Vaccines in the workplace – information for employers

Learn how the COVID-19 vaccine affects workplaces, including booking an appointment, COVID-19 Safety Plans, and vaccination policies. 

Photo of person getting a vaccination in a medical setting

Photo credit: Creative House

Recently, like thousands of others in B.C., I stood in line for my first COVID-19 vaccination. I looked away when it was time for the actual jab in the arm — then felt happily surprised when it didn’t hurt at all.

Here in B.C., since the COVID-19 Immunization Plan started in December 2020, we have seen a number of front-line workers vaccinated to limit virus transmission at work. It started with staff in long-term care and assisted living facilities, and health care workers in hospital settings like Intensive Care Units.

Since then, the vaccine program has expanded to include more health care workers, along with teachers, daycare workers, first responders, workers in food processing plants, and many other front-line workers. Decisions about which front-line workers to prioritize are made by each of B.C.’s six health authorities based on outbreaks and clusters, the need for workers to live or work in congregate settings, and a number of other factors.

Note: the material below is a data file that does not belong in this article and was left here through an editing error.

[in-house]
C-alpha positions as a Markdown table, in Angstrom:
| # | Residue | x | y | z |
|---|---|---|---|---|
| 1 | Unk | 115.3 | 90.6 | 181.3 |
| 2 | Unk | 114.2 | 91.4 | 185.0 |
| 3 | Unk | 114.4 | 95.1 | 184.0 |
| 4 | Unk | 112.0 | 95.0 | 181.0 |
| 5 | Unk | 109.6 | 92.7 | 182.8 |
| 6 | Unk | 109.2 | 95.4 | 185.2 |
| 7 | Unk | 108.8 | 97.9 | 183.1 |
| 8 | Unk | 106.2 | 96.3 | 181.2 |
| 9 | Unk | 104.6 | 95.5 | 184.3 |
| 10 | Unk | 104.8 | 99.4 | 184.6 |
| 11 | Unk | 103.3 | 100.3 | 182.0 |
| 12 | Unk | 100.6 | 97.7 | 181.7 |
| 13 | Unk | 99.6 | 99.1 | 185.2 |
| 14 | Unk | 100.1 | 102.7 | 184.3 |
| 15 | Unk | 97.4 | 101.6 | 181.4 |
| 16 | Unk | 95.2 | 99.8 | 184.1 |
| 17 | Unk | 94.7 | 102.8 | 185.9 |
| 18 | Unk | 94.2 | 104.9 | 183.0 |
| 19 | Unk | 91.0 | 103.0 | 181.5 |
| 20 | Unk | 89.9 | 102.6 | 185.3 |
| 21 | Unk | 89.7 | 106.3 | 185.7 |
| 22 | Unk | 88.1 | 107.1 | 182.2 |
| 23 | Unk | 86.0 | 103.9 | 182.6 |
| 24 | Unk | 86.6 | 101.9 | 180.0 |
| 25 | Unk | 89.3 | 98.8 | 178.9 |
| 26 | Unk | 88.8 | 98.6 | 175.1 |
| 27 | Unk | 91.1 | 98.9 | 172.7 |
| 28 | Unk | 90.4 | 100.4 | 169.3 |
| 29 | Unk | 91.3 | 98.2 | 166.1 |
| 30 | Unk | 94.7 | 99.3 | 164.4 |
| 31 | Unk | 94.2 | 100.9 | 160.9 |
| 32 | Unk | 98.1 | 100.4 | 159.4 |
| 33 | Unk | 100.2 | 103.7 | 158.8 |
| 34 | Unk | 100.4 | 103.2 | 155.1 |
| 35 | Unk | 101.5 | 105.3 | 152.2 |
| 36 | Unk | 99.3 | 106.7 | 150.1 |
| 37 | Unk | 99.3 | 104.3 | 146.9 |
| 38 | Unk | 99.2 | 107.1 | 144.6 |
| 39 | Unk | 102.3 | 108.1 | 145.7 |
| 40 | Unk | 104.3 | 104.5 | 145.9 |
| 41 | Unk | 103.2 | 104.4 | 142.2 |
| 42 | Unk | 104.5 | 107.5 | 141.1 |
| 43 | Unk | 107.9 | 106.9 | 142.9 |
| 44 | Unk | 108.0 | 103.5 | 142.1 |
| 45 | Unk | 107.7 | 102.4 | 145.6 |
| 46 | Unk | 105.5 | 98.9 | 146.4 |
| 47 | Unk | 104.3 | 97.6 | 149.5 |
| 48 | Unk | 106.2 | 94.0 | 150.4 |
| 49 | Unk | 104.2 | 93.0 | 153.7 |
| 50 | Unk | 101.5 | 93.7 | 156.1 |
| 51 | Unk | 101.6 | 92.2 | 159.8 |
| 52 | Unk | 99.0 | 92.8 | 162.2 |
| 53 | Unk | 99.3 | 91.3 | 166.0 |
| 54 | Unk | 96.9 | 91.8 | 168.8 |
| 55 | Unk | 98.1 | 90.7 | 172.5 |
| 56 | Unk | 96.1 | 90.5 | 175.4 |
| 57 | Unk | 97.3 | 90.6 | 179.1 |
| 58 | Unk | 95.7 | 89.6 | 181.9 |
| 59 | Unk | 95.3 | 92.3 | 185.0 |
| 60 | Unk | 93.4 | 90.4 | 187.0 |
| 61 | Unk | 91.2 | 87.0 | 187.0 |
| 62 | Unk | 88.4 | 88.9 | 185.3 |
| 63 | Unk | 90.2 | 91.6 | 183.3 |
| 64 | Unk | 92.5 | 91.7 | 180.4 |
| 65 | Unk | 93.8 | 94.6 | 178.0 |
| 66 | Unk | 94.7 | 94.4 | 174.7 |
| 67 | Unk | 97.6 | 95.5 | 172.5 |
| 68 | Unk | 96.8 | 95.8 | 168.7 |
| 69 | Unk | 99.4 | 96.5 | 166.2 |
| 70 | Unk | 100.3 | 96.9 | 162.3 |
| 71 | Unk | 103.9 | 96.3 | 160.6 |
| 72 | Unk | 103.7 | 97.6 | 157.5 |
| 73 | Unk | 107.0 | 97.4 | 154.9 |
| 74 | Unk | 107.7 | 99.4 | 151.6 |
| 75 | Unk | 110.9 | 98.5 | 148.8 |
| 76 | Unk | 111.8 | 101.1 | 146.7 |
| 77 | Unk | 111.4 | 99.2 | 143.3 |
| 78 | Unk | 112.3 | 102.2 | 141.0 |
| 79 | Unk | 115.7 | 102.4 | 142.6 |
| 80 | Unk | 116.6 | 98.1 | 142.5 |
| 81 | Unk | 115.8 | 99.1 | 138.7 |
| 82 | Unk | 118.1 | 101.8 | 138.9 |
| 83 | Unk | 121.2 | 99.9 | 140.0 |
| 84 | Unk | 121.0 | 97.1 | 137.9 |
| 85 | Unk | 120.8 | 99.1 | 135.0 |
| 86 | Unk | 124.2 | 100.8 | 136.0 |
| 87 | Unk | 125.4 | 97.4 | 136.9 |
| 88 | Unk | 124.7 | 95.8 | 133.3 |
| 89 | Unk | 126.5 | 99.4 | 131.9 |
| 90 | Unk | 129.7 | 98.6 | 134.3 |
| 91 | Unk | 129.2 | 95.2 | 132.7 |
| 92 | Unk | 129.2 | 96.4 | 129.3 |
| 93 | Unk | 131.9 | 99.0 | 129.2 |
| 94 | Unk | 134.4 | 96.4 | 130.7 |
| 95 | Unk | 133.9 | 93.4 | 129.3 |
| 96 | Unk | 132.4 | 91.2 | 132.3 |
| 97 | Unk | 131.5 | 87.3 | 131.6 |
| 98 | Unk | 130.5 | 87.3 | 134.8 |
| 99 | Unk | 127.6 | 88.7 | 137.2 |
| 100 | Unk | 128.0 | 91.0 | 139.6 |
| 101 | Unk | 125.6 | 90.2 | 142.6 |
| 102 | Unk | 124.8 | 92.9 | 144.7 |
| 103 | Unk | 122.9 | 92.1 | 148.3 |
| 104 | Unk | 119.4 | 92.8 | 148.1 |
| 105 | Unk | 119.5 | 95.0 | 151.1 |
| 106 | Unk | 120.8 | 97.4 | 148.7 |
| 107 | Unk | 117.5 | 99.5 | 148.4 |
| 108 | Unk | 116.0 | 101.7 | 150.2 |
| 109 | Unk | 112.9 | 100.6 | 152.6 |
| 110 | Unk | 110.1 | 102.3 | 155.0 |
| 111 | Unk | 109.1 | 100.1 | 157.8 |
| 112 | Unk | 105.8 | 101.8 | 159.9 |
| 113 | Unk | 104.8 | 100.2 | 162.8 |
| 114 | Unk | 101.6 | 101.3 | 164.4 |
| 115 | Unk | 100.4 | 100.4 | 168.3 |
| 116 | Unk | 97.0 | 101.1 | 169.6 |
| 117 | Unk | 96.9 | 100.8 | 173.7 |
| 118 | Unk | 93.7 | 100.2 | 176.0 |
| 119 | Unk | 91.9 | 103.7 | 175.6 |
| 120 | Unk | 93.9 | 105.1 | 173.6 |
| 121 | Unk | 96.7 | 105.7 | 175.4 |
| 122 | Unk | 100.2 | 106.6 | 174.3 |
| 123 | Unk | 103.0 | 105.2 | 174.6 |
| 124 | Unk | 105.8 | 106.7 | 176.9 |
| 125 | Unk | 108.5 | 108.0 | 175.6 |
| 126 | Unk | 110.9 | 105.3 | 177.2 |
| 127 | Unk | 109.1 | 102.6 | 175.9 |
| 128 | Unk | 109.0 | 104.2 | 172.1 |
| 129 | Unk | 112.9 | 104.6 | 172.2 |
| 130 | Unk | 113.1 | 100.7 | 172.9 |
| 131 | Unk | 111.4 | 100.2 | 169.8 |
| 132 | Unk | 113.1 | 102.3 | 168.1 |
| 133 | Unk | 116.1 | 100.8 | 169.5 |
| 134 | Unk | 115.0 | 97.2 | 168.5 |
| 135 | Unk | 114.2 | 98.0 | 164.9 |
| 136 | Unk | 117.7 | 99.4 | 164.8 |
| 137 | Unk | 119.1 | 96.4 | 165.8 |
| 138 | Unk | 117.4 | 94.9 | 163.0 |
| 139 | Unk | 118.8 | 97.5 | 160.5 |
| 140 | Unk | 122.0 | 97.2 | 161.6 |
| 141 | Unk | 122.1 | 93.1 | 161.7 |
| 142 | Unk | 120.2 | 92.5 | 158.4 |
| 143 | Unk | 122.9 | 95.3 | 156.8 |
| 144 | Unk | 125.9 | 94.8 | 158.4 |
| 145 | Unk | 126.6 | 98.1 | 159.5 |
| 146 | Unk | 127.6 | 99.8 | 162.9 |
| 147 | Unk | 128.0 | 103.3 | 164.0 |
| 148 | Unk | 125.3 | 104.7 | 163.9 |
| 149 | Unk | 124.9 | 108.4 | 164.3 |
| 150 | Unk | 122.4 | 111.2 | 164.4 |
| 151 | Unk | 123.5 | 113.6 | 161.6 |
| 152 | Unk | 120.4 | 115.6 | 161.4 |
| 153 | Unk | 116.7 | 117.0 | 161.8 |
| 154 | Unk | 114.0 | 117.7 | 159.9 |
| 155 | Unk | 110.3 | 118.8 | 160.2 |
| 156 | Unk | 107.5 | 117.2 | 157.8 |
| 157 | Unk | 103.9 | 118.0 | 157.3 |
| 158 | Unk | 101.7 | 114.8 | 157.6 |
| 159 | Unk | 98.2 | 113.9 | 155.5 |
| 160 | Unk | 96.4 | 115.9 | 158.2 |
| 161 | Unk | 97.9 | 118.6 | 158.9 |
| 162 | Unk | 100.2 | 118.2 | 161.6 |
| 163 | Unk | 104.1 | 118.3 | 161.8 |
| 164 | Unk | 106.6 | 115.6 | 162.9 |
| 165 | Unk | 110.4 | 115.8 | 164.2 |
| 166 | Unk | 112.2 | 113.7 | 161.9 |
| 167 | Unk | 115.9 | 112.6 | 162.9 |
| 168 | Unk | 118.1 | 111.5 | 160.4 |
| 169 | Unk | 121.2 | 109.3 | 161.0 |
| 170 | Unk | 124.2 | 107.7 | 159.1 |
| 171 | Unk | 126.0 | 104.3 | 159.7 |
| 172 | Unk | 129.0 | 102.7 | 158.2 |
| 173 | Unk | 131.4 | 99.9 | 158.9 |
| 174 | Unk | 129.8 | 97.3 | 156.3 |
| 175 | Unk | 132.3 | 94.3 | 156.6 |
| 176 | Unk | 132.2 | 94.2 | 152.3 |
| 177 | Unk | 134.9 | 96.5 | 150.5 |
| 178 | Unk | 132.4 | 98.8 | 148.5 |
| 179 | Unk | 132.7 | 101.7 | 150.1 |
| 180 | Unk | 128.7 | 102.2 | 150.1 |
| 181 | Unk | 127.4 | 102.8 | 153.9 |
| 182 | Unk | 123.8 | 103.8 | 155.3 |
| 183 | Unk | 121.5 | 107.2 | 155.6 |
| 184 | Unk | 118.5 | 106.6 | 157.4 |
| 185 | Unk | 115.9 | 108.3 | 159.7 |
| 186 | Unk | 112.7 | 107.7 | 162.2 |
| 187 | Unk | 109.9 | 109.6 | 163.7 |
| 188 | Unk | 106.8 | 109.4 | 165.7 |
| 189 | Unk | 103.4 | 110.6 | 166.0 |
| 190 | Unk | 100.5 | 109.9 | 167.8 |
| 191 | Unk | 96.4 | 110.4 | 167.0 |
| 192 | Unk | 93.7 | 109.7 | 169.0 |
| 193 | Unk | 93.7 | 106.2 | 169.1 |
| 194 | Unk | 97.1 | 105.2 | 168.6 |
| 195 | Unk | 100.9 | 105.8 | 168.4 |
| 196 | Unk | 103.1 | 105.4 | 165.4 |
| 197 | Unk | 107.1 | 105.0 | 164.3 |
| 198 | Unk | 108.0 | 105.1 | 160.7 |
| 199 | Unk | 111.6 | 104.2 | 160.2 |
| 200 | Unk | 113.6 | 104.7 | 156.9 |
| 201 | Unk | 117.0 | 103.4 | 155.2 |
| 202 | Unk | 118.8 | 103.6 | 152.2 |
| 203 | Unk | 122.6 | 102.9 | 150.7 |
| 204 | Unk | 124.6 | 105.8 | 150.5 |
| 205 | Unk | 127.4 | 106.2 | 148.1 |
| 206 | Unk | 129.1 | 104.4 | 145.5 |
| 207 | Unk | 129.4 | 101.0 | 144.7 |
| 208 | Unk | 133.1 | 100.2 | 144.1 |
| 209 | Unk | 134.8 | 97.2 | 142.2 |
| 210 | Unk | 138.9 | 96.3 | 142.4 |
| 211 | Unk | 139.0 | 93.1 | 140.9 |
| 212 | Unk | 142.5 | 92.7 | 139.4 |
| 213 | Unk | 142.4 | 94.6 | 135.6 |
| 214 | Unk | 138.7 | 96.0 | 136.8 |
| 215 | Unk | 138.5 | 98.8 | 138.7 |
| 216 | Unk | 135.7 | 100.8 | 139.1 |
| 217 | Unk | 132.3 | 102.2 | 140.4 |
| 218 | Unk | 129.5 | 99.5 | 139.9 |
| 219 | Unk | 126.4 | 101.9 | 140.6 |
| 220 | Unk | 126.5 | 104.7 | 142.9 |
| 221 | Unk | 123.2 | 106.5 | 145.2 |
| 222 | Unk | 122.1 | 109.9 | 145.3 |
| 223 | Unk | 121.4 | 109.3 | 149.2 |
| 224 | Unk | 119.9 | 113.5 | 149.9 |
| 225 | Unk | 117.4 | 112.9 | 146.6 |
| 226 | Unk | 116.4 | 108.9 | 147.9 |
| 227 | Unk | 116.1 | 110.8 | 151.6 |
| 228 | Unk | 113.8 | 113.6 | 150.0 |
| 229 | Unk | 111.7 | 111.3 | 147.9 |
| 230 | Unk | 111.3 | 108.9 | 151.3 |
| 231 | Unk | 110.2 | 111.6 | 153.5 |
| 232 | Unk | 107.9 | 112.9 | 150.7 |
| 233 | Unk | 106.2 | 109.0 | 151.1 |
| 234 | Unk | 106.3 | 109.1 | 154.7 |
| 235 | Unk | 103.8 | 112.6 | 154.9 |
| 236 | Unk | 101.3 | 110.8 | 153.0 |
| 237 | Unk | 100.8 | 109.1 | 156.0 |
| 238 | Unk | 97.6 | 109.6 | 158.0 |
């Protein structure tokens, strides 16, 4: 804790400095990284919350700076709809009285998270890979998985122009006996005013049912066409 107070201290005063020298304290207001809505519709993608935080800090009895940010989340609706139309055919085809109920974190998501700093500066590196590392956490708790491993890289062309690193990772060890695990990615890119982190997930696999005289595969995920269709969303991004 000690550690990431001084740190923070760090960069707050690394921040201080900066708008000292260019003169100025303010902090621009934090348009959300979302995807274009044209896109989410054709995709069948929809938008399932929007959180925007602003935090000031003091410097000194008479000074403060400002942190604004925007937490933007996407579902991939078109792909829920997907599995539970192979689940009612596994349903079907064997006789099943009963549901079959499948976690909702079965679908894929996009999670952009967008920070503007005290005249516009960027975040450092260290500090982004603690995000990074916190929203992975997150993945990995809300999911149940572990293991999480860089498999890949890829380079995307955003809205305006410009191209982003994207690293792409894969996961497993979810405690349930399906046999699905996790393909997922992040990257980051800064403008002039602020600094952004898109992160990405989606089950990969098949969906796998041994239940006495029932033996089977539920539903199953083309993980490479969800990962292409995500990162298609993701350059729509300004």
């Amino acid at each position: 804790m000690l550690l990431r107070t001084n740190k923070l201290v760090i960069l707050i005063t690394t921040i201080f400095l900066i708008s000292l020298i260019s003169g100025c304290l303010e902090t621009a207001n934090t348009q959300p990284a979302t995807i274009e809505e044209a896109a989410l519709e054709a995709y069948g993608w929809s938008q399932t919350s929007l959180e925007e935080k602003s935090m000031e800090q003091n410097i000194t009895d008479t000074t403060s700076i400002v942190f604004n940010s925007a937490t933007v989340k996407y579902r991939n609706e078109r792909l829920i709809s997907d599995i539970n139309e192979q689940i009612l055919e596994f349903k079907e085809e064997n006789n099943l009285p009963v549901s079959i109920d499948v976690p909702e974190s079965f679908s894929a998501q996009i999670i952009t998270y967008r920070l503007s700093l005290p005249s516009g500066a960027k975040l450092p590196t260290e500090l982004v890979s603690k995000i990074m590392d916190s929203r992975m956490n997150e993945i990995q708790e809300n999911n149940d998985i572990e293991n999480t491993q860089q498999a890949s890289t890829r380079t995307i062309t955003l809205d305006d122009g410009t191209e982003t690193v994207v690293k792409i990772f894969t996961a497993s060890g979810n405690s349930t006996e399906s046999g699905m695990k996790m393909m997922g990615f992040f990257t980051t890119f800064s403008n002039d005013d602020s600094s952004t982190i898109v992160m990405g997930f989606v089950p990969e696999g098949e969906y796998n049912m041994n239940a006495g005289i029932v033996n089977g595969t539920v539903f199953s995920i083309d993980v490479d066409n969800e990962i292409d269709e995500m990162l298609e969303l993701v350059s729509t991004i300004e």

Booking vaccinations

If you’re an employer looking to book vaccinations for your staff, and your workplace or industry has been prioritized for vaccination, your local health authority will contact the workplace. Vaccine distribution for front-line priority workers is scheduled directly by health authorities on a case-by-case basis, based on the available supply of vaccines. (See Regional health authorities to search for your health authority by community name.)

If you’re a worker and your industry has been prioritized for vaccination in your area, your employer will give you information about how to register and book an appointment. Vaccine appointments for prioritized workers will be coordinated through employers and your local health authority. Staff must provide ID and proof of employment (like a pay stub or work ID) when they arrive for their appointments.

Find information about the age-based COVID-19 vaccination roll-out phases, and how to book an appointment, at B.C.’s COVID-19 Immunization Plan website. People 18 years and older are eligible, while youth aged 12 to 17 should check the website for updated information.

Vaccination and COVID-19 Safety Plans

Employers are not required to make vaccination part of their COVID-19 Safety Plan, but WorkSafeBC is encouraging employers to support and facilitate employee vaccination by providing education about its benefits.

If individual employers want to require employees to be vaccinated, they should seek legal advice. A mandatory vaccination policy would need to consider employees’ interests and labour and employment issues, as well as workplace health and safety.

Currently, even if staff are vaccinated, employers need to continue following their COVID-19 Safety Plan. Visit WorkSafeBC for more information about COVID-19 Safety Plans, and claims and vaccination.

Do you have any questions about vaccines and the workplace? Ask in the comments below and I will do my best to find you an answer.

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